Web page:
The dining hall traffic charts that appeared in Moulton Union two weeks ago offer many students a glimpse at a side of the Dining Service they might not normally see.
The eight charts, which Dining Services Business Manager Steve Cole called "eye-opening," are the beginning of a wider effort by the Dining Service to understand dining traffic patterns, and to inform curious—or aggravated—students accordingly.
Joe Berte '09 thinks that "something needs to be done" about the length of lines. "This year it's been especially worse," he said.
Every card swipe is recorded by the school's CS Gold campus ID card system. The Dining Service can then see, in real-time or years after the fact, how many students entered which dining hall in 15-minute intervals.
For instance, on Monday, February 2, from 1:00 to 1:15 p.m., 51 students got express lunches, 125 students swiped into lunch at Moulton, and 174 swiped into lunch at Thorne. During the next 15-minute block, 14 students got express lunches, 15 entered Moulton, and a mere two entered Thorne.
Such dramatic fluctuations are a fact of life for the dining staff. The kitchen staffs have the ability to see whether the bulk of students have already come, have yet to come, or are perhaps choosing the other dining hall.
Jessica Ziehler '11 proposed coordinating menus between dining halls to balance the load.
Nate Fritts '12 agreed, blaming much of the imbalance on situations when "there's one blatantly better menu at one dining hall than at the other."
However, Moulton Union Head Chef David Crooker explained that the Dining Service already holds weekly menu meetings to address concerns like Fritts'.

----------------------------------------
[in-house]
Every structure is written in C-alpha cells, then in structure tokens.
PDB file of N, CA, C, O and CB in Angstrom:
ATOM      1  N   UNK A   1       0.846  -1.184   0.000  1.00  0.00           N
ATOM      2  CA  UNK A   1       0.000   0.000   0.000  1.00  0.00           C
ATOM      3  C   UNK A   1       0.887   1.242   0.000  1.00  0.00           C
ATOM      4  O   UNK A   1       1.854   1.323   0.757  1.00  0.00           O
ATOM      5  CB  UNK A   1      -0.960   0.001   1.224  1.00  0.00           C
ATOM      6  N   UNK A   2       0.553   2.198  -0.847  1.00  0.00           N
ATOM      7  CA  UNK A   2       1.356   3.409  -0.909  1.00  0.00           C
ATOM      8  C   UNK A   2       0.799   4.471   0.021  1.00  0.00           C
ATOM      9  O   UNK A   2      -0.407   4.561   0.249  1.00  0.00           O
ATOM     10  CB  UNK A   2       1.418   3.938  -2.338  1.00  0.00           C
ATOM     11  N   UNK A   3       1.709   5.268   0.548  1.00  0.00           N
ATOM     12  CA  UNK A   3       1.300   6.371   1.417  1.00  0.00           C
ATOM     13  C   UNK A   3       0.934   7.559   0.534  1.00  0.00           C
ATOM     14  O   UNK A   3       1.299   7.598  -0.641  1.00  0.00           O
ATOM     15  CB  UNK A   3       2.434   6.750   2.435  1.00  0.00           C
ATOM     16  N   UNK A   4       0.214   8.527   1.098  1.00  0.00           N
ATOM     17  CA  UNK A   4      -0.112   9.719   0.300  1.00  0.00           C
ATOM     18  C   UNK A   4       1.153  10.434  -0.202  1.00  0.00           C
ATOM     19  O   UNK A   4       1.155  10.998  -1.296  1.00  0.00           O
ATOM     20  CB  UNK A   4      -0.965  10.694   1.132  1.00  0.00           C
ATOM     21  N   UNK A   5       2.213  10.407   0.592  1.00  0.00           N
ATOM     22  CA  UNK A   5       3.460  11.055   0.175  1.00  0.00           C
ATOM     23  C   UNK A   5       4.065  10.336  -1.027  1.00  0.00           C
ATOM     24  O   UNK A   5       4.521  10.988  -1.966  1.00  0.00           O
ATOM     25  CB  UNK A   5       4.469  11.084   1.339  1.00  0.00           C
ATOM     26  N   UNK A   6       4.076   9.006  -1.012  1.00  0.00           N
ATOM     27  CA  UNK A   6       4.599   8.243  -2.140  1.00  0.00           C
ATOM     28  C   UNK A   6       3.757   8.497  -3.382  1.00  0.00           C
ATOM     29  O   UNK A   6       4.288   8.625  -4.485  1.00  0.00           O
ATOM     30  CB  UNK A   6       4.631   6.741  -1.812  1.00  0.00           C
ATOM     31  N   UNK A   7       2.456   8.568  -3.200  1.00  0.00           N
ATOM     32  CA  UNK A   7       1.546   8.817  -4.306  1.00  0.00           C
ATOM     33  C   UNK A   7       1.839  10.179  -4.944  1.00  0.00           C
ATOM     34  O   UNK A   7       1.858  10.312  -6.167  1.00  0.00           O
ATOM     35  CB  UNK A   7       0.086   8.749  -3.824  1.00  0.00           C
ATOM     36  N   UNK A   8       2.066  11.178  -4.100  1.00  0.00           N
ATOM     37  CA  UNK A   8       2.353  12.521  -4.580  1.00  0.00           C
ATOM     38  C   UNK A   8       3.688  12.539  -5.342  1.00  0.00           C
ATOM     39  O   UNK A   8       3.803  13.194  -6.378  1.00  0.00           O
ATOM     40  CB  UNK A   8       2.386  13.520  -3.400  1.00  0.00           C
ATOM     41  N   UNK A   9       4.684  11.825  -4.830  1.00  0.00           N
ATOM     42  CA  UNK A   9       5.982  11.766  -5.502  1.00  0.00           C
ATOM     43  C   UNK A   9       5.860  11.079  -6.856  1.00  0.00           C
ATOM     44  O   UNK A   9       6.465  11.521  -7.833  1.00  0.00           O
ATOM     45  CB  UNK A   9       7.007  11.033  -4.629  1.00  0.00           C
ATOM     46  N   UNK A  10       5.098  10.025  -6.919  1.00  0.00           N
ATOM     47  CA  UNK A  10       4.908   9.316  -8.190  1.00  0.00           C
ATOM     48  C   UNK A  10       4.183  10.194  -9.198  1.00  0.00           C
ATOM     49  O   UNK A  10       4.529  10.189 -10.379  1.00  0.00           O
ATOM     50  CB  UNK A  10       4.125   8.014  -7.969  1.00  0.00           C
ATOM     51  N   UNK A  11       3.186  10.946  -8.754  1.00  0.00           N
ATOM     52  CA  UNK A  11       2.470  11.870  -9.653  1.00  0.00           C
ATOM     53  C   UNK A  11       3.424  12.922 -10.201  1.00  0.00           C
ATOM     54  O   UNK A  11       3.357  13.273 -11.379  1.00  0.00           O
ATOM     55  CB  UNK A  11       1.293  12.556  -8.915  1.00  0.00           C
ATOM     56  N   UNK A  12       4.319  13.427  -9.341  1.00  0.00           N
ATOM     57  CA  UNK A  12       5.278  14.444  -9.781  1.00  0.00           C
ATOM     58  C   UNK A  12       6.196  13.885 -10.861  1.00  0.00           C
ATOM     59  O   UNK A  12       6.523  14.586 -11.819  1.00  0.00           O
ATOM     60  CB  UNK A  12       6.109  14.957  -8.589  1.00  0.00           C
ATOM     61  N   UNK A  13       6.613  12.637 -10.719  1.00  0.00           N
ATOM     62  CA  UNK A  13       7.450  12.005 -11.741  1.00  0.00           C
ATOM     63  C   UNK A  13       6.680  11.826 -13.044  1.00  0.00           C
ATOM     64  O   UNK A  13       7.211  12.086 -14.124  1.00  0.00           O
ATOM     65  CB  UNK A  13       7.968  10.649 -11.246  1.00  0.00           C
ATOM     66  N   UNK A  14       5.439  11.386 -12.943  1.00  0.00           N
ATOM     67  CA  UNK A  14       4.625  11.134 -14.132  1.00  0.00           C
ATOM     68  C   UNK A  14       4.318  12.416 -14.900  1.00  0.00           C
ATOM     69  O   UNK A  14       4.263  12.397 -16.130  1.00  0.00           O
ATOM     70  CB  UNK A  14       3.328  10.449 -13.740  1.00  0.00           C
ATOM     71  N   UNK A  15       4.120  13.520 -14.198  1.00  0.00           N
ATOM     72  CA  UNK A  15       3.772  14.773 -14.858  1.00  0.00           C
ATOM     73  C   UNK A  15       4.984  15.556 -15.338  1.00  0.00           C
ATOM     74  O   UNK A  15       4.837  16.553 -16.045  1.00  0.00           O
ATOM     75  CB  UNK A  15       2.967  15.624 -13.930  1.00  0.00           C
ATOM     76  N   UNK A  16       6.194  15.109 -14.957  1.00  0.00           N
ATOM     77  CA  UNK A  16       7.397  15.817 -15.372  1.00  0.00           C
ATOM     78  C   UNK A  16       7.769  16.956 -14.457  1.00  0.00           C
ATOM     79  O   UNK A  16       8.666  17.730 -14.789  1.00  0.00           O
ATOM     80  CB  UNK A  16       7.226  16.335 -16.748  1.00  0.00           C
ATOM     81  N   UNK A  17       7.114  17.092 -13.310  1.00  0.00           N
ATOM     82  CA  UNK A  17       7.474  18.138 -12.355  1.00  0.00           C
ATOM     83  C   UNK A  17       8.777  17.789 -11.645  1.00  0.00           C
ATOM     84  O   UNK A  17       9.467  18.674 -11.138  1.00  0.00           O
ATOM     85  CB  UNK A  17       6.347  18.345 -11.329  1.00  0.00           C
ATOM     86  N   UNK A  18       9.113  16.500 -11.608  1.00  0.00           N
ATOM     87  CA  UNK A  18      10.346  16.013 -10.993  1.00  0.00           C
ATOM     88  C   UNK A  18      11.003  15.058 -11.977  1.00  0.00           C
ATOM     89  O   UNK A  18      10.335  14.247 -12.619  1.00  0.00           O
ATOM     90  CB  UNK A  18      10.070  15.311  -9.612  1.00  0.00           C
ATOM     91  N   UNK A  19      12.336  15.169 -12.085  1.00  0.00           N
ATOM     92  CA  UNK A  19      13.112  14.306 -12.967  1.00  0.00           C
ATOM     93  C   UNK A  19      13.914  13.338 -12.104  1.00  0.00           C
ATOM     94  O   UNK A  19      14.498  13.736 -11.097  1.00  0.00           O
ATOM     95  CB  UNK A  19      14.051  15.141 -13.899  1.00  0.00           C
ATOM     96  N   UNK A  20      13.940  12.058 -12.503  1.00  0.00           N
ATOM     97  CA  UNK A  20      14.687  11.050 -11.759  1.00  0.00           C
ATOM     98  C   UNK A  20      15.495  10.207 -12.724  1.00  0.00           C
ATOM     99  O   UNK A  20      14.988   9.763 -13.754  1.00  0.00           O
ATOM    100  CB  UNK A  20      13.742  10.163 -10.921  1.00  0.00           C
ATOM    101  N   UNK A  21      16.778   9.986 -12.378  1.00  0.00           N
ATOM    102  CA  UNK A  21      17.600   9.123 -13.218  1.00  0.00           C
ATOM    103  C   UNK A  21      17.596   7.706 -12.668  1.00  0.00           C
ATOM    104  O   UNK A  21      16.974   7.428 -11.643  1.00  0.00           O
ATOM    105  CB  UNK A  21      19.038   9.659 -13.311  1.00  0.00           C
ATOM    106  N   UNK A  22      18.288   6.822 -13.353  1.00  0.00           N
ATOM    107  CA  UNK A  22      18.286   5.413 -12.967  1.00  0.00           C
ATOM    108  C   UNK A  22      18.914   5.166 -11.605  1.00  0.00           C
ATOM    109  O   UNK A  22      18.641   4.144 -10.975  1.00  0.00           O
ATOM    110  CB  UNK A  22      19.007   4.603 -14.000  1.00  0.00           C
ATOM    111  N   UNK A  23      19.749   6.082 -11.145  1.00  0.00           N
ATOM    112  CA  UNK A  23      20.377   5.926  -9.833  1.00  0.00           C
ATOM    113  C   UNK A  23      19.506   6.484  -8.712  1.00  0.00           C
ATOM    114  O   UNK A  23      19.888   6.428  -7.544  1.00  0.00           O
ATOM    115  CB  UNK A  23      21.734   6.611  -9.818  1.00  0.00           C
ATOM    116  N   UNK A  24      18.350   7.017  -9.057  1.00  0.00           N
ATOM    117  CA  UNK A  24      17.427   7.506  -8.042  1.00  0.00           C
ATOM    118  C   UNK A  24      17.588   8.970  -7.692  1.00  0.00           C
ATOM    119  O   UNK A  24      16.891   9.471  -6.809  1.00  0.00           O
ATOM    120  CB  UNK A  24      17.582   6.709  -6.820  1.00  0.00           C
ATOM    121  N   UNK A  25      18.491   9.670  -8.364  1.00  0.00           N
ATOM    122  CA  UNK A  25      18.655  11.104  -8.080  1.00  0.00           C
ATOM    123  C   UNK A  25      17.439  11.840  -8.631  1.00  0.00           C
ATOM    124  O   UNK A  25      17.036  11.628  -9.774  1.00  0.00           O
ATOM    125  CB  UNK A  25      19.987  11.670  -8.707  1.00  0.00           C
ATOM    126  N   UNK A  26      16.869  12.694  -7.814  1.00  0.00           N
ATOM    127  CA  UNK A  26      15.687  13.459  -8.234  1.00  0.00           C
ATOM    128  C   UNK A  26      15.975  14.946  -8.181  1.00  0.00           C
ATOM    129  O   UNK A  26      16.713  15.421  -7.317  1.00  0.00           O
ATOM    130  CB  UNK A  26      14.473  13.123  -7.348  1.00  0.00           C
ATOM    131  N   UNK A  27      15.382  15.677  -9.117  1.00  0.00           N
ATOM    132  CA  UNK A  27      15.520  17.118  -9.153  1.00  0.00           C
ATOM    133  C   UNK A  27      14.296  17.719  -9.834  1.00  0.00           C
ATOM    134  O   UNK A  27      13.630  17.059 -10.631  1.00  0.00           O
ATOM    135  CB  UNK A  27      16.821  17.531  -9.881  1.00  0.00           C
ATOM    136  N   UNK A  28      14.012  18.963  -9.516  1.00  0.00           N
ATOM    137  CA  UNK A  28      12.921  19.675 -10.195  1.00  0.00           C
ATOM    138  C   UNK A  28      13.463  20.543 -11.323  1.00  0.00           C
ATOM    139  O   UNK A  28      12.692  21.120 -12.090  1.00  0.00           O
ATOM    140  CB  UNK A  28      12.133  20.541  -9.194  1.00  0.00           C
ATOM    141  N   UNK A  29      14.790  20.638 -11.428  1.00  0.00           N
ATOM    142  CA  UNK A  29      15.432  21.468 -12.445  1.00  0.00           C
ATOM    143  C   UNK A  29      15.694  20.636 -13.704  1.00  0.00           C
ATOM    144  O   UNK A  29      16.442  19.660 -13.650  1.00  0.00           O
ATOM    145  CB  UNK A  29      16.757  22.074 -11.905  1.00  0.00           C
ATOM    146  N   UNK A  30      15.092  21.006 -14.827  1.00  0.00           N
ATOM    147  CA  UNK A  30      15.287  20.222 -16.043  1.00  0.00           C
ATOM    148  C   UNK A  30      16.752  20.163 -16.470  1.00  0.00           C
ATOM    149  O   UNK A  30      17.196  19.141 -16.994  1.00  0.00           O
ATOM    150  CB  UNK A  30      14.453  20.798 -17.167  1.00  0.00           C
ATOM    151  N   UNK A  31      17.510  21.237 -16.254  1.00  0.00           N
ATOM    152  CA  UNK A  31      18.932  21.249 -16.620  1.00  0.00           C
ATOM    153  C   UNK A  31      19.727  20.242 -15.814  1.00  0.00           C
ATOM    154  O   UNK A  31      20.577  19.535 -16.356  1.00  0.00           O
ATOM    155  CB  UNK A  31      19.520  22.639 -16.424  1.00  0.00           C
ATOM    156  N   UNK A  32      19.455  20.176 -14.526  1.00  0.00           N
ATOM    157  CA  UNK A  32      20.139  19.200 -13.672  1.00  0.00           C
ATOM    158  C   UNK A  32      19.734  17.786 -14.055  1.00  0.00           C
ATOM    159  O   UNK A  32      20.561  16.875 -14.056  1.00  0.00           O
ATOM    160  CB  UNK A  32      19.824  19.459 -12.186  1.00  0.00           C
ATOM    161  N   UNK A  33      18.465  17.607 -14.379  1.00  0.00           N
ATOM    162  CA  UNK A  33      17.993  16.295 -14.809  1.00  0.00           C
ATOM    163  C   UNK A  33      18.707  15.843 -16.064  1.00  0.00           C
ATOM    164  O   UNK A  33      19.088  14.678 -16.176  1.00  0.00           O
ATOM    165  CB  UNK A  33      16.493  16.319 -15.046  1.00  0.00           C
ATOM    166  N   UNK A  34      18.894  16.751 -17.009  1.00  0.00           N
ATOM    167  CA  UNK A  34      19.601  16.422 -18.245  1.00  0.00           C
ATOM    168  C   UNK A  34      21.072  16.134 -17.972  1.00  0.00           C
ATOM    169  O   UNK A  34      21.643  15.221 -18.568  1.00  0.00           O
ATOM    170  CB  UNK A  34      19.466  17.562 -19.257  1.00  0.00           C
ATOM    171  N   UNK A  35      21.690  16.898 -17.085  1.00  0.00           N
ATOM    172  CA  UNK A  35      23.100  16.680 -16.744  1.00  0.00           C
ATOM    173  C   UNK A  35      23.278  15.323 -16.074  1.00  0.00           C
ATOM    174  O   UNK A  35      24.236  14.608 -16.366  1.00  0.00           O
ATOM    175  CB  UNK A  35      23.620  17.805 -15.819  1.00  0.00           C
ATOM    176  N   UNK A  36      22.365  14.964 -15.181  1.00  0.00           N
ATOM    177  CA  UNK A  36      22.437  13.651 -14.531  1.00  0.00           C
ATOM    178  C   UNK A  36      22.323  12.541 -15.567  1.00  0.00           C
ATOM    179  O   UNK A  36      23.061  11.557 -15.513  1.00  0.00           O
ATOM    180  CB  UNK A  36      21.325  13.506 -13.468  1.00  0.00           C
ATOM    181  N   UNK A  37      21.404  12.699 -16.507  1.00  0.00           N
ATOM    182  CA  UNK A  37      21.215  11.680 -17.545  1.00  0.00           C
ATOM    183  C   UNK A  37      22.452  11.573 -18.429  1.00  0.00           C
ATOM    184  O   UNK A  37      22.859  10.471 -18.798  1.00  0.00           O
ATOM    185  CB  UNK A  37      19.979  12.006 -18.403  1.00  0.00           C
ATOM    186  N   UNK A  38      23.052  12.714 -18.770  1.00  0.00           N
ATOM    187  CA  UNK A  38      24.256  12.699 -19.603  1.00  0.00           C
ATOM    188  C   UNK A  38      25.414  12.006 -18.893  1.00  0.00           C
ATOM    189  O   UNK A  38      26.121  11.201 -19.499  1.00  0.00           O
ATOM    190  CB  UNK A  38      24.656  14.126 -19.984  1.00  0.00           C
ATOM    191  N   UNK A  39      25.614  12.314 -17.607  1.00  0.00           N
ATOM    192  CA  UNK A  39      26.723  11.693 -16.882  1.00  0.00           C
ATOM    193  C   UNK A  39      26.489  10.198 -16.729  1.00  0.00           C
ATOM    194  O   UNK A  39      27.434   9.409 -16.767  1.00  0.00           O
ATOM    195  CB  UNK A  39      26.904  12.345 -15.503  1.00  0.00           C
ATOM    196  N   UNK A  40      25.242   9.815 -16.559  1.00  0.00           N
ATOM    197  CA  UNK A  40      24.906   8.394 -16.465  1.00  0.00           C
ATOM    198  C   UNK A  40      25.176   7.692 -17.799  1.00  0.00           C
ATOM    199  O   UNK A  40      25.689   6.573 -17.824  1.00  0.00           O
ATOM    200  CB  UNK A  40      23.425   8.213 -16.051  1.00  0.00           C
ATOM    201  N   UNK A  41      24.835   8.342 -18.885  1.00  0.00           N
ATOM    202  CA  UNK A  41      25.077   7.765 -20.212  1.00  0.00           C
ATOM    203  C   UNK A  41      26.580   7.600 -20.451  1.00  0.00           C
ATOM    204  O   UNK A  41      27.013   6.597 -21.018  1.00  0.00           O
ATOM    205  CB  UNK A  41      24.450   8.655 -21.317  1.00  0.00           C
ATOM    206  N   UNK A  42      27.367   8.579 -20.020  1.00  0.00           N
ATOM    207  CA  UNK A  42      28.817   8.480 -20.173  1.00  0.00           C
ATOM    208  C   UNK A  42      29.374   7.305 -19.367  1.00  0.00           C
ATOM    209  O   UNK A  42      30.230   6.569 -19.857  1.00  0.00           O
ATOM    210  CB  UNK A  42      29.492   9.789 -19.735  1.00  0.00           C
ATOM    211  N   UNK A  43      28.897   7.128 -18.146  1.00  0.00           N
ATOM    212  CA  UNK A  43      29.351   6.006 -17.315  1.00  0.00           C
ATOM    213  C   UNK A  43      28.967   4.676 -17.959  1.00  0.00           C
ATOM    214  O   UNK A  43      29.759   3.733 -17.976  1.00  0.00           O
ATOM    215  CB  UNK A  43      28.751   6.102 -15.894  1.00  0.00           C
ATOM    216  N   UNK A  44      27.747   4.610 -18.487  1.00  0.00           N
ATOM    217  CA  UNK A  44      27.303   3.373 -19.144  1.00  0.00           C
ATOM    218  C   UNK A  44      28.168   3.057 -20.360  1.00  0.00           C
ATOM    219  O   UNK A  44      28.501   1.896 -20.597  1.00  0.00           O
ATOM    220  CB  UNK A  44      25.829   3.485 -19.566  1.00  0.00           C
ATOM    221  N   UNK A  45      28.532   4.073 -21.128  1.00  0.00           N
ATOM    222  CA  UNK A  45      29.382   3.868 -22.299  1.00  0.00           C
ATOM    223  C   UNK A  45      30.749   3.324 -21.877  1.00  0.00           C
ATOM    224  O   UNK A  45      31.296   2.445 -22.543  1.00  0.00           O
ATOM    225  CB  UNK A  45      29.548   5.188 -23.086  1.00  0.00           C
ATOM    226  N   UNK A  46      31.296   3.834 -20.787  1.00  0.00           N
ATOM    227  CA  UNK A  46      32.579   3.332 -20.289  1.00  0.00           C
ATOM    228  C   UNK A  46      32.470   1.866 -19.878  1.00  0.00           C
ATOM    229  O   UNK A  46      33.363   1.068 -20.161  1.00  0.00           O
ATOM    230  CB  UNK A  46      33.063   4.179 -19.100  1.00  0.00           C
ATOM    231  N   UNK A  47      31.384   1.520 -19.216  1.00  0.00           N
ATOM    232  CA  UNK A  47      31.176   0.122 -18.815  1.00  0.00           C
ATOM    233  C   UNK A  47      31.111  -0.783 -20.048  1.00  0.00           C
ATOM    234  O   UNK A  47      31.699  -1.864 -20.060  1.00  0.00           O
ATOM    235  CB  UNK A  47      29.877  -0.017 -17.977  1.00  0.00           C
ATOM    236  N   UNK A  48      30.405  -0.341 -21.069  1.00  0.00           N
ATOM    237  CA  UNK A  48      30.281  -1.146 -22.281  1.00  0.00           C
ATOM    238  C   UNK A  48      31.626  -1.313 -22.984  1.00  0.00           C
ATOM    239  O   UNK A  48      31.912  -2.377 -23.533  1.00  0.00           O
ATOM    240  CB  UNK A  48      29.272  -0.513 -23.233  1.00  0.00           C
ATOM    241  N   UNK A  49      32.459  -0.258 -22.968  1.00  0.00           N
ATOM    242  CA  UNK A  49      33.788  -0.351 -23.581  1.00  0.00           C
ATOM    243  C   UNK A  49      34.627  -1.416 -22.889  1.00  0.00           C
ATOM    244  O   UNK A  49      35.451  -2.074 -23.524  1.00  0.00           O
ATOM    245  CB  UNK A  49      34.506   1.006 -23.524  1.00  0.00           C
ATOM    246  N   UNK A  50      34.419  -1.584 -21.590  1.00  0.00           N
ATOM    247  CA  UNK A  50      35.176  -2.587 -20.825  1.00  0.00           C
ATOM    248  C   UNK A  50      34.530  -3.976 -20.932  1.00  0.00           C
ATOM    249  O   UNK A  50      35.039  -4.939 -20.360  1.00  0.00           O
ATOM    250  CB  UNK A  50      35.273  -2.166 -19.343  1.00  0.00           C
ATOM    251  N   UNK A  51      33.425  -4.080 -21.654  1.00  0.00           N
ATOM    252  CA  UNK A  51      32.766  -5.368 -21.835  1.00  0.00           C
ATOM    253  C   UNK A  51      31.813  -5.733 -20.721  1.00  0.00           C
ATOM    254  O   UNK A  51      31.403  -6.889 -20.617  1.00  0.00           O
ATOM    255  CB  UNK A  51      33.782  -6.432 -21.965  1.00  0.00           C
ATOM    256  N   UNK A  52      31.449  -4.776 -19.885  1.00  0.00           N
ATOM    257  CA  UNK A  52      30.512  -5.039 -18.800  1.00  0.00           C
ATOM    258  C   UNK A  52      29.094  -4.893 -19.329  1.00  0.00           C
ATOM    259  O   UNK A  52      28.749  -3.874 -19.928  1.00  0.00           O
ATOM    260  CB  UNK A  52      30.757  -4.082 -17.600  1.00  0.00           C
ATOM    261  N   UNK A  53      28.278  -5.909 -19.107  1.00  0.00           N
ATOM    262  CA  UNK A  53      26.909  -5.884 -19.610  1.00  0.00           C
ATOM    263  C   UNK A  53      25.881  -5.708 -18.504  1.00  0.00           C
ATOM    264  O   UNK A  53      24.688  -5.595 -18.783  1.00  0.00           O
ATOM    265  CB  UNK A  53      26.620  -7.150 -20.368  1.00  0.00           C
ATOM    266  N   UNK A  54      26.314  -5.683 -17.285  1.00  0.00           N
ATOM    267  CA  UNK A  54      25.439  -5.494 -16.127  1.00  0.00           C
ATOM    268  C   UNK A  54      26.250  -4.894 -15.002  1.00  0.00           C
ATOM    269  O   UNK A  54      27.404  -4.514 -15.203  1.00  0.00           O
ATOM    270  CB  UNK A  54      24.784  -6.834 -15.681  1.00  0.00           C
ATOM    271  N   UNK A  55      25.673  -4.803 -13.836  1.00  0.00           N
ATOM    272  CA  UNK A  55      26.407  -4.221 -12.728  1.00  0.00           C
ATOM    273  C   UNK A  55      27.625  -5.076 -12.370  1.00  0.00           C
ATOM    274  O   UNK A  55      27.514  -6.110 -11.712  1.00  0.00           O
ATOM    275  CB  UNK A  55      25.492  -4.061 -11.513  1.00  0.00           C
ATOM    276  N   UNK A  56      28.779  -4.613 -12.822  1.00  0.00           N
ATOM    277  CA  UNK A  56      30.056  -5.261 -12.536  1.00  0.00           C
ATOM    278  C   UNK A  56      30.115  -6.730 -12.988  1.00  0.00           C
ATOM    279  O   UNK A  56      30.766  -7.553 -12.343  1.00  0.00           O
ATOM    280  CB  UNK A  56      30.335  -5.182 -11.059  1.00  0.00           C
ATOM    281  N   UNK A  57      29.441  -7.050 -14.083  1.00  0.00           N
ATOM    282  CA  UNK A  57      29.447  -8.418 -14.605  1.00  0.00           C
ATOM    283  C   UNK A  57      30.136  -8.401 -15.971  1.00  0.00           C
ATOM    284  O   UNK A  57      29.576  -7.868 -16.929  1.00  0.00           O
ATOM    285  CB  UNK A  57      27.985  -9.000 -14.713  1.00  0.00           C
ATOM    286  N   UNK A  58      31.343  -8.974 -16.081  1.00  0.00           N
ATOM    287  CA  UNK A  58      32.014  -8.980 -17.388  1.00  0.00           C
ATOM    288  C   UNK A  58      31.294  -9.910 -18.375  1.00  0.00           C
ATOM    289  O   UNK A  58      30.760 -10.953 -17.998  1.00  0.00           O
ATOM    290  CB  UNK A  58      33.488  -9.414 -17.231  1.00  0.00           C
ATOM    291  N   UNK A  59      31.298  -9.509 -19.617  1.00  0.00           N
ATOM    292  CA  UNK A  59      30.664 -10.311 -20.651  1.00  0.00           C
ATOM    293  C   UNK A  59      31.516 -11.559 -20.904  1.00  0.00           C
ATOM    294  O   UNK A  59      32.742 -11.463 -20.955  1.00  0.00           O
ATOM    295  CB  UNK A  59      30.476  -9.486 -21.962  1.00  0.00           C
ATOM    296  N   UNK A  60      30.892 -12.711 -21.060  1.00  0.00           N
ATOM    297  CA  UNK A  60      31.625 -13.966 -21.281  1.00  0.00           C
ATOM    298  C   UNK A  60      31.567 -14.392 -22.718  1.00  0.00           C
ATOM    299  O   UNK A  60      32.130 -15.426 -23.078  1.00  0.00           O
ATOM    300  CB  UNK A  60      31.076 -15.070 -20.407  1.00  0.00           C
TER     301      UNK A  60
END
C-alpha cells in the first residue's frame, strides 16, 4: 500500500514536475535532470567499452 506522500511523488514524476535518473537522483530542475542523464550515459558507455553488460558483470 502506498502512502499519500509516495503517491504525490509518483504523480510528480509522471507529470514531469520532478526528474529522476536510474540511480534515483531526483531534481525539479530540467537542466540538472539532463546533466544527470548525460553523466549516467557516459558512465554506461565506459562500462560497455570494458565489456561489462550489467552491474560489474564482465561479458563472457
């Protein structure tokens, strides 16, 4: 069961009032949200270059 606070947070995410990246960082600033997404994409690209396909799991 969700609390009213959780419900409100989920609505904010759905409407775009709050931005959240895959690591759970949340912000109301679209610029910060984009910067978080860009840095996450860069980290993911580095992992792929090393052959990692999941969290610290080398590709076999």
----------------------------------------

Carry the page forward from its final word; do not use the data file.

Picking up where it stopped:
With the menus controlled, the sports and events schedules in mind, and the staff's awareness of consistent historical trends, the biggest wrench in traffic forecasting is the weather. Cold, rain, or snow can make students less willing to go to the farther dining hall, or can make everyone wait for the storm to abate, leading to a logjam when the skies clear.
Director of Dining & Bookstore Services Mary Lou Kennedy theorized that sunset, too, might have an impact on when students feel the urge to eat dinner.
Lunch, though, is the most harried meal, and the most subject to class schedules. Many students have expressed frustration with how crowded it can get; the Moulton traffic charts appeared next to a comment card that read, "Get more F***ING TABLES, a**holes," followed as if as an afterthought by a bold "PLEASE."
Indeed, Moulton's dark room was recently reconfigured to feature three rows of tables instead of the usual two.
Said Ziehler, "I hate the new arrangement. I guess it's better because it provides more seating, but the space in between the tables is not enough and it's really awkward."
Fritts noted, though, that "you get a little closer environment, and you probably get to see more people when you're eating."
Understanding the peaks and valleys could potentially let students choose a more comfortable time to eat, if their schedules allow it. Cole emphasized, however, that students' freedom of choice is of paramount importance; he does not wish to dictate when or where students should eat.
"I have class until 1 o'clock," said Berte, "and then around 1 o'clock I try to come to Moulton or Thorne and the lines are absolutely out-the-door full. People can't get in the door or out of the door, which is very annoying."
Evan Graff '11 enjoys more flexibility in his schedule. "Once you get a feel for when things are pretty busy you can just avoid those times and then you don't really have any trouble. Personally, it hasn't been too much of an issue."
Moulton Union can seat around 300 people. Thorne seats around 550, plus another 80 in private rooms. Combined, the two dining halls serve between 1,300 and 1,400 students nightly.
The staff served a total of about 680,000 meals last year. With more students on the 19-meal plan this year than last, the Dining Service is serving even more'10,859 more, in fact, when comparing the fall 2008 semester to fall 2007.
Cole explained that the key unknown factor in determining how crowded a location is at any given point is how long students stay. Kennedy suggested that, anecdotally, it seems like students are staying longer.
Jeremy Kraushar '09 proposed a radical solution to overcrowding.
"Add about 500 more students to the student population and have a third dining hall," he said. "More spread out, more options, and you wouldn't have any line problems... another Thorne Hall."